This study includes the new registrations of light-duty vehicles, a category defined as passenger cars, passenger light trucks and light-commercial vehicles below 3.5 tonnes. The countries included in this analysis are Argentina, Australia, Brazil, Canada, Chile, People's Republic of China, Egypt, most European countries (all countries in the European Union, the other countries in the European Economic Area [including Iceland, Norway and Switzerland], Former Yugoslav Republic of Macedonia, Turkey and Ukraine), India, Indonesia, Japan, Malaysia, Mexico, Peru, Philippines, Russian Federation, South Africa, Korea, Thailand and United States. Germany, France, Italy and United Kingdom are presented separately from the European Union, with more detailed information in several analyses. Due to data availability, not each country could be represented for all years in this analysis (coverage is available in Annex C).

Country database

This report is accompanied by a set of 18 country-specific assessments containing information on key socio-economic indicators, brief outlines of the policy framework influencing vehicle fuel economy and graphs showing key vehicle characteristics over time. The country database also includes a detailed analysis of real driving vs. tested fuel economy, compliance and enforcement for the European Union countries, China, Japan and the United States.

Key findings

The global average fuel consumption of newly registered10 light-duty vehicles (LDVs) reached 7.2 litres of gasoline-equivalent per 100 kilometres (Lge/100 km) in 2017 within an LDV market where sales have grown by around 10% between 2015 and 2017 (Figure KF1). The average fuel consumption between countries differs substantially among countries, ranging between 5.2 Lge/100 km and 8.9 Lge/100 km.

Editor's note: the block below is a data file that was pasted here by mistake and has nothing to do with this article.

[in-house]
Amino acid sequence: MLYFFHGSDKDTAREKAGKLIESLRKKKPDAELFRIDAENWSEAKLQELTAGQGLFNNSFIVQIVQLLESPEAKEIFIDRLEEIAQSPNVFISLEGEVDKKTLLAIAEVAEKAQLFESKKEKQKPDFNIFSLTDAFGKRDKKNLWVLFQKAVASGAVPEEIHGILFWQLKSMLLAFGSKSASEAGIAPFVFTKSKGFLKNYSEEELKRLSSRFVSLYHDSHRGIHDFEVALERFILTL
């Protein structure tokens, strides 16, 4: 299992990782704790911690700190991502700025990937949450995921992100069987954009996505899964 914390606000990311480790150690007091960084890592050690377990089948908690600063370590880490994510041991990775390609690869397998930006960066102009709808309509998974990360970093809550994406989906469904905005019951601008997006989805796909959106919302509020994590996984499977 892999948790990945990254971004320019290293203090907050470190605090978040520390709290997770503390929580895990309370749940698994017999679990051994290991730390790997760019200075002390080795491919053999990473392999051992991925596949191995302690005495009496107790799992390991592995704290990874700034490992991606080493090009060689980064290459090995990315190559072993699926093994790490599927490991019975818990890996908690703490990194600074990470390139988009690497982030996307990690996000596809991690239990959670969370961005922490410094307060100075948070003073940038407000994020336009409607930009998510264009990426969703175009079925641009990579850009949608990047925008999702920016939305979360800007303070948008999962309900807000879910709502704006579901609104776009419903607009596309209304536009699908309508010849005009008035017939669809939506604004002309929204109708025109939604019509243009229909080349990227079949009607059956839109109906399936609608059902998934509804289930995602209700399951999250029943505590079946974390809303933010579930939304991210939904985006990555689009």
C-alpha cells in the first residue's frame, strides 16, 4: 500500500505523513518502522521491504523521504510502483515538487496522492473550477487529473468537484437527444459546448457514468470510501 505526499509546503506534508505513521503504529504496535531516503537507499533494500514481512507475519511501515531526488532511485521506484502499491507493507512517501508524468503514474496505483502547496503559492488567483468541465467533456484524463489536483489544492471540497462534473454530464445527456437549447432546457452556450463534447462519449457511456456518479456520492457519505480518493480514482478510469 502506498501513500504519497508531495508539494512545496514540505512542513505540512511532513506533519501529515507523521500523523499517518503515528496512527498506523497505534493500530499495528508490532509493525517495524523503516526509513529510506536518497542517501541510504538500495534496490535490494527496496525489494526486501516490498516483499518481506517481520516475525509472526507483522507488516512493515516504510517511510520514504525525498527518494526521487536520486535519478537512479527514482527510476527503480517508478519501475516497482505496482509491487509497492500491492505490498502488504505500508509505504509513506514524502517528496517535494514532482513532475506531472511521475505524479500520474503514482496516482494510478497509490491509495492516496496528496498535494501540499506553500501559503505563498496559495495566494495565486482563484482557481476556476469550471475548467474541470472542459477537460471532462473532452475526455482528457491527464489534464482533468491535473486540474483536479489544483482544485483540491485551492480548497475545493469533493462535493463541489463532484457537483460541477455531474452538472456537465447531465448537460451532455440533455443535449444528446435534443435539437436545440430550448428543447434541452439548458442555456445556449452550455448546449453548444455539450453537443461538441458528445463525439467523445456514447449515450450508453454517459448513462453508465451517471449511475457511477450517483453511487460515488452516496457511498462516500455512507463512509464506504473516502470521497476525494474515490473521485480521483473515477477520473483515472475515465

Countries can be clustered in three main groups:

  • Advanced economies with a gasoline price below USD 1/L - Australia, Canada and the United States, where average fuel consumption is in the 7.9 to 9 Lge/100 km range.
  • Advanced economies with gasoline prices above USD 1/L - European Union11, Turkey, Japan and Korea, where fuel use per kilometre ranges between 5.2 and 6.5 Lge/100 km.
  • Emerging economies, with average fuel consumption in the 6.5 to 8.5 Lge/100 km range, with India - which has a fuel consumption of 5.6 Lge/100 km - as an outlier.

Figure KF1. Average new LDV fuel economy by country or region (2005-17) and new registrations (2017)

Figure Kf1  Average New Ldv Fuel Economy By Country Or Region 2005 17 And New Registrations 2017

Notes: Circle size indicates number of vehicles sold. Fuel consumption measured in Lge/100 km, WLTP. Source: IEA elaboration and enhancement for broader coverage of IHS Markit database (IHS Markit, 2018).

The average fuel economy improvement rate between 2015 and 2017 slowed down to 1.4% per year, which is the lowest since the GFEI benchmarking started (Table KF1). This is one third of the required improvement rate (3.7% per year) to meet the 2030 GFEI target, owing to the lower improvement between 2005 and 2017. The reduction of the average fuel consumption per kilometre slowed down in advanced economies to only 0.2% per year, on average, between 2015 and 2017, with more than 20 countries experiencing a reversal in the evolution of their fuel economy. In contrast, the improvement of fuel use per kilometre in emerging economies accelerated to 2.3%.

Table KF1. Progress in average fuel economy improvement in different regions and GFEI target for 2030

2005 2010 2015 2017 2005-2017 2030
Advanced
(Gasoline price ≥ USD 1/L)
Average fuel economy (Lge/100km) 7.4 6.5 5.8 5.8
Annual improvement rate -2.4% -2.5% -0.1% -2.0%
Advanced
(Gasoline price < USD 1/L)
Average fuel economy (Lge/100km) 11.0 9.5 8.6 8.6
Annual improvement rate -2.9% -1.9% -0.4% -2.0%
Emerging Average fuel economy (Lge/100km) 8.6 8.5 7.8 7.5
Annual improvement rate -0.2% -1.6% -2.3% -1.2%
Global Average fuel economy (Lge/100km) 8.8 8.0 7.4 7.2
Annual improvement rate -2.0% -1.5% -1.4% -1.7%
GFEI target Average fuel economy (Lge/100km) 4.4
Required annual improvement rate